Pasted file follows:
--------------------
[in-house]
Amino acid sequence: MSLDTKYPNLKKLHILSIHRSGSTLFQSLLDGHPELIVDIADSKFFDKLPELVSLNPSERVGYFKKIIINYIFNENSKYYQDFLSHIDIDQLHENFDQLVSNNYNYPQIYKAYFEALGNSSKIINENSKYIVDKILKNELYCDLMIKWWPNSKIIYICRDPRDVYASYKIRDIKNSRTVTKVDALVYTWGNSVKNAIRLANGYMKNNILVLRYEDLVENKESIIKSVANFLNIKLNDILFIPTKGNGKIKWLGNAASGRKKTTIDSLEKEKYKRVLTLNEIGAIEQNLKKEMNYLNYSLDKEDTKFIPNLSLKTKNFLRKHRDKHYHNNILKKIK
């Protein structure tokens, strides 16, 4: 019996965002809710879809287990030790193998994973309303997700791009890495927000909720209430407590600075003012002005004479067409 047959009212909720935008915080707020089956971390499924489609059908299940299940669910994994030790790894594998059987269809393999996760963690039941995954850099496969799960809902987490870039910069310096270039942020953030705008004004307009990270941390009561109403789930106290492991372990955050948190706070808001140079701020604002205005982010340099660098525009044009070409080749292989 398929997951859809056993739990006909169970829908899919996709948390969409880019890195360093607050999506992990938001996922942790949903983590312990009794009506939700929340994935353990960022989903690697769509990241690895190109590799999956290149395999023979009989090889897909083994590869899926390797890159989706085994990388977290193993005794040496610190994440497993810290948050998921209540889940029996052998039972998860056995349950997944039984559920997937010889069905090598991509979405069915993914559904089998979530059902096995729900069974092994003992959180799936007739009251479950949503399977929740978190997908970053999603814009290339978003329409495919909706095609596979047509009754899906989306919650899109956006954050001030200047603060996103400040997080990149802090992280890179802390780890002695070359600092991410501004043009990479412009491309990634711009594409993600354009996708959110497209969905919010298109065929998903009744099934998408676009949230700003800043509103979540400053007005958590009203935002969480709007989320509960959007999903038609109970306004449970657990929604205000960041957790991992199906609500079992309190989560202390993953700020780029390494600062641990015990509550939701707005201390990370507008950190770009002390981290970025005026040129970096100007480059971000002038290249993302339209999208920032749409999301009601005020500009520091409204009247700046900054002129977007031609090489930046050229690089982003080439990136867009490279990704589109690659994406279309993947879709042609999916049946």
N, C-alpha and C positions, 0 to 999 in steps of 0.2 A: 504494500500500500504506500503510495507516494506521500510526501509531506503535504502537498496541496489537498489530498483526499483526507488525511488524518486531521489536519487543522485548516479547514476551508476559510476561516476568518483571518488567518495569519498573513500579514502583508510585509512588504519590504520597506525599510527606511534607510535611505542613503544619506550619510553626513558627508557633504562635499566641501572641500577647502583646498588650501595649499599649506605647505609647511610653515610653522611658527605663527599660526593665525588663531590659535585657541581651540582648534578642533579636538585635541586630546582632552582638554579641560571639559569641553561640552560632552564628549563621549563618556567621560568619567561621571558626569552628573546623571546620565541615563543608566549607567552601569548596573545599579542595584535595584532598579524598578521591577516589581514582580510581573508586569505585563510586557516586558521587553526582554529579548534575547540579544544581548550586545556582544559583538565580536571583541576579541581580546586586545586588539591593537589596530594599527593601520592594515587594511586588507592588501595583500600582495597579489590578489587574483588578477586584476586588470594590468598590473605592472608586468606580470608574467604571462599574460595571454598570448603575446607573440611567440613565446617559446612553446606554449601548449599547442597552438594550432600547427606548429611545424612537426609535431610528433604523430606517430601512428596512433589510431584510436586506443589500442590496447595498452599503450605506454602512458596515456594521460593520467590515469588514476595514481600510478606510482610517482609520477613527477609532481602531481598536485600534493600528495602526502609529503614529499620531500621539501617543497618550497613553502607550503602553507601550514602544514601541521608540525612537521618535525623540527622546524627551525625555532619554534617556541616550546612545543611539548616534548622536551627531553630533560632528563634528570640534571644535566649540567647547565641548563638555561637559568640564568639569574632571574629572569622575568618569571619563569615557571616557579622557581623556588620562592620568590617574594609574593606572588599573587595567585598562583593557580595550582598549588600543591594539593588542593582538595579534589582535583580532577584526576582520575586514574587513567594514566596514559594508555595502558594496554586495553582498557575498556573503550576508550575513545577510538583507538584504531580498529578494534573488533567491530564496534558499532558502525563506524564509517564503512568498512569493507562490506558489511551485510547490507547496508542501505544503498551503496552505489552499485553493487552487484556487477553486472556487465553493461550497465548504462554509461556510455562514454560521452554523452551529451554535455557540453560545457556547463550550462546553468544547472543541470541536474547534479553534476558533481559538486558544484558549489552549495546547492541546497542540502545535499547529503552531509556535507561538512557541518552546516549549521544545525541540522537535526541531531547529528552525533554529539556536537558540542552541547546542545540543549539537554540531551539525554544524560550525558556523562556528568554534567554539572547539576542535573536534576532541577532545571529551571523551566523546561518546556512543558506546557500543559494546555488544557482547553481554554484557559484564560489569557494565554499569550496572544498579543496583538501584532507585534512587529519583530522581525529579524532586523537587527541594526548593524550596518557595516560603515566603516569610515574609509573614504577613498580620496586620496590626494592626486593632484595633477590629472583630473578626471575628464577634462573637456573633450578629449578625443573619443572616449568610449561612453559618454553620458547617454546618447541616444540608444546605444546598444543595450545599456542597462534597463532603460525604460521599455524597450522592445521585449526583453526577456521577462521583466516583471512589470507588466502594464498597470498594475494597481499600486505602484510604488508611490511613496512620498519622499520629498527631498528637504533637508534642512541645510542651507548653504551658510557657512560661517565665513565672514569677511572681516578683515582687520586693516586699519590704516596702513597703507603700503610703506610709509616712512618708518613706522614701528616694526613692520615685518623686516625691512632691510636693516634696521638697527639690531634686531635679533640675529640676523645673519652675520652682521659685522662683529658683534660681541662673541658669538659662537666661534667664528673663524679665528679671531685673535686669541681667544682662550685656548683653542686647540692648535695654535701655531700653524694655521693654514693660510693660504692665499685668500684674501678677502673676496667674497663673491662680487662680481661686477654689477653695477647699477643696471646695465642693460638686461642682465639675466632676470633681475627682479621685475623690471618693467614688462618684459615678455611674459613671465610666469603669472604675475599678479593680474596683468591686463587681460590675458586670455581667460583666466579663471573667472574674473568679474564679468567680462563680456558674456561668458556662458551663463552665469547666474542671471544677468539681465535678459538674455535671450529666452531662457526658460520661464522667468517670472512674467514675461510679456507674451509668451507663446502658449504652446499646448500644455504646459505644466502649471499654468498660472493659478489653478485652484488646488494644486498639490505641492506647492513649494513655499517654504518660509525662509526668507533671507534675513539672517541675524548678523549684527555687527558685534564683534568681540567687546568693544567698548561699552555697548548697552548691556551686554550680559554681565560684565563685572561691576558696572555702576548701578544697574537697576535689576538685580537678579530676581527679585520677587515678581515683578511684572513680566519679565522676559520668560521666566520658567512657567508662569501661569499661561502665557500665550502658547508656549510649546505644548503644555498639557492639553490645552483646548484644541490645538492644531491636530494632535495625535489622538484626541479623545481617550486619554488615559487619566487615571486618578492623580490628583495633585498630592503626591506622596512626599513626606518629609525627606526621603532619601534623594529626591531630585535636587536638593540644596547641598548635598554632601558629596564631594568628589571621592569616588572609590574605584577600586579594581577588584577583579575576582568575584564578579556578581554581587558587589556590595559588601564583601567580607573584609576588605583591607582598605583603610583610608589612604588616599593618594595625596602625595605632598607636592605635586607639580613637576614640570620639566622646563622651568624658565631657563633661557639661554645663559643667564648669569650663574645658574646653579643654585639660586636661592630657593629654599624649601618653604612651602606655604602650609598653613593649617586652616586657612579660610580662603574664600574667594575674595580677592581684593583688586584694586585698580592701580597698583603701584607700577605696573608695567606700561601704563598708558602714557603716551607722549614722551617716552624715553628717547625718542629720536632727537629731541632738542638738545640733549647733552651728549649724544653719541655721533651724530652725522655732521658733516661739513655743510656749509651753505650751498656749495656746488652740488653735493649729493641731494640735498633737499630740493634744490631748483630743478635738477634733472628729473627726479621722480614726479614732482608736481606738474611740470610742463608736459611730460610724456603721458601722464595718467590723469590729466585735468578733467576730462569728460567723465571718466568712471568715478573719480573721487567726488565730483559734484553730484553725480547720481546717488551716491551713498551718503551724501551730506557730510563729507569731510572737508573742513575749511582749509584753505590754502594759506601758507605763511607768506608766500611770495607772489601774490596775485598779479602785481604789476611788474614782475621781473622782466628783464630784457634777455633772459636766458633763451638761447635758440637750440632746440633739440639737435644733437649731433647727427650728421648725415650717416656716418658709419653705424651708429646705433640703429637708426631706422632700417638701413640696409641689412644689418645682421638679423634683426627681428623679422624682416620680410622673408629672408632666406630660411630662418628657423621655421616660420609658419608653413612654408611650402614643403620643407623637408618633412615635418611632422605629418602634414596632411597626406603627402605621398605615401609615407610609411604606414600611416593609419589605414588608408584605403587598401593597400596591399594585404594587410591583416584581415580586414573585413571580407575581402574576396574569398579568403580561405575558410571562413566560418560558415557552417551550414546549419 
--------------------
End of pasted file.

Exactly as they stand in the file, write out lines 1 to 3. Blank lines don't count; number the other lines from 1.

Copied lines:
[in-house]
Amino acid sequence: MSLDTKYPNLKKLHILSIHRSGSTLFQSLLDGHPELIVDIADSKFFDKLPELVSLNPSERVGYFKKIIINYIFNENSKYYQDFLSHIDIDQLHENFDQLVSNNYNYPQIYKAYFEALGNSSKIINENSKYIVDKILKNELYCDLMIKWWPNSKIIYICRDPRDVYASYKIRDIKNSRTVTKVDALVYTWGNSVKNAIRLANGYMKNNILVLRYEDLVENKESIIKSVANFLNIKLNDILFIPTKGNGKIKWLGNAASGRKKTTIDSLEKEKYKRVLTLNEIGAIEQNLKKEMNYLNYSLDKEDTKFIPNLSLKTKNFLRKHRDKHYHNNILKKIK
């Protein structure tokens, strides 16, 4: 019996965002809710879809287990030790193998994973309303997700791009890495927000909720209430407590600075003012002005004479067409 047959009212909720935008915080707020089956971390499924489609059908299940299940669910994994030790790894594998059987269809393999996760963690039941995954850099496969799960809902987490870039910069310096270039942020953030705008004004307009990270941390009561109403789930106290492991372990955050948190706070808001140079701020604002205005982010340099660098525009044009070409080749292989 398929997951859809056993739990006909169970829908899919996709948390969409880019890195360093607050999506992990938001996922942790949903983590312990009794009506939700929340994935353990960022989903690697769509990241690895190109590799999956290149395999023979009989090889897909083994590869899926390797890159989706085994990388977290193993005794040496610190994440497993810290948050998921209540889940029996052998039972998860056995349950997944039984559920997937010889069905090598991509979405069915993914559904089998979530059902096995729900069974092994003992959180799936007739009251479950949503399977929740978190997908970053999603814009290339978003329409495919909706095609596979047509009754899906989306919650899109956006954050001030200047603060996103400040997080990149802090992280890179802390780890002695070359600092991410501004043009990479412009491309990634711009594409993600354009996708959110497209969905919010298109065929998903009744099934998408676009949230700003800043509103979540400053007005958590009203935002969480709007989320509960959007999903038609109970306004449970657990929604205000960041957790991992199906609500079992309190989560202390993953700020780029390494600062641990015990509550939701707005201390990370507008950190770009002390981290970025005026040129970096100007480059971000002038290249993302339209999208920032749409999301009601005020500009520091409204009247700046900054002129977007031609090489930046050229690089982003080439990136867009490279990704589109690659994406279309993947879709042609999916049946």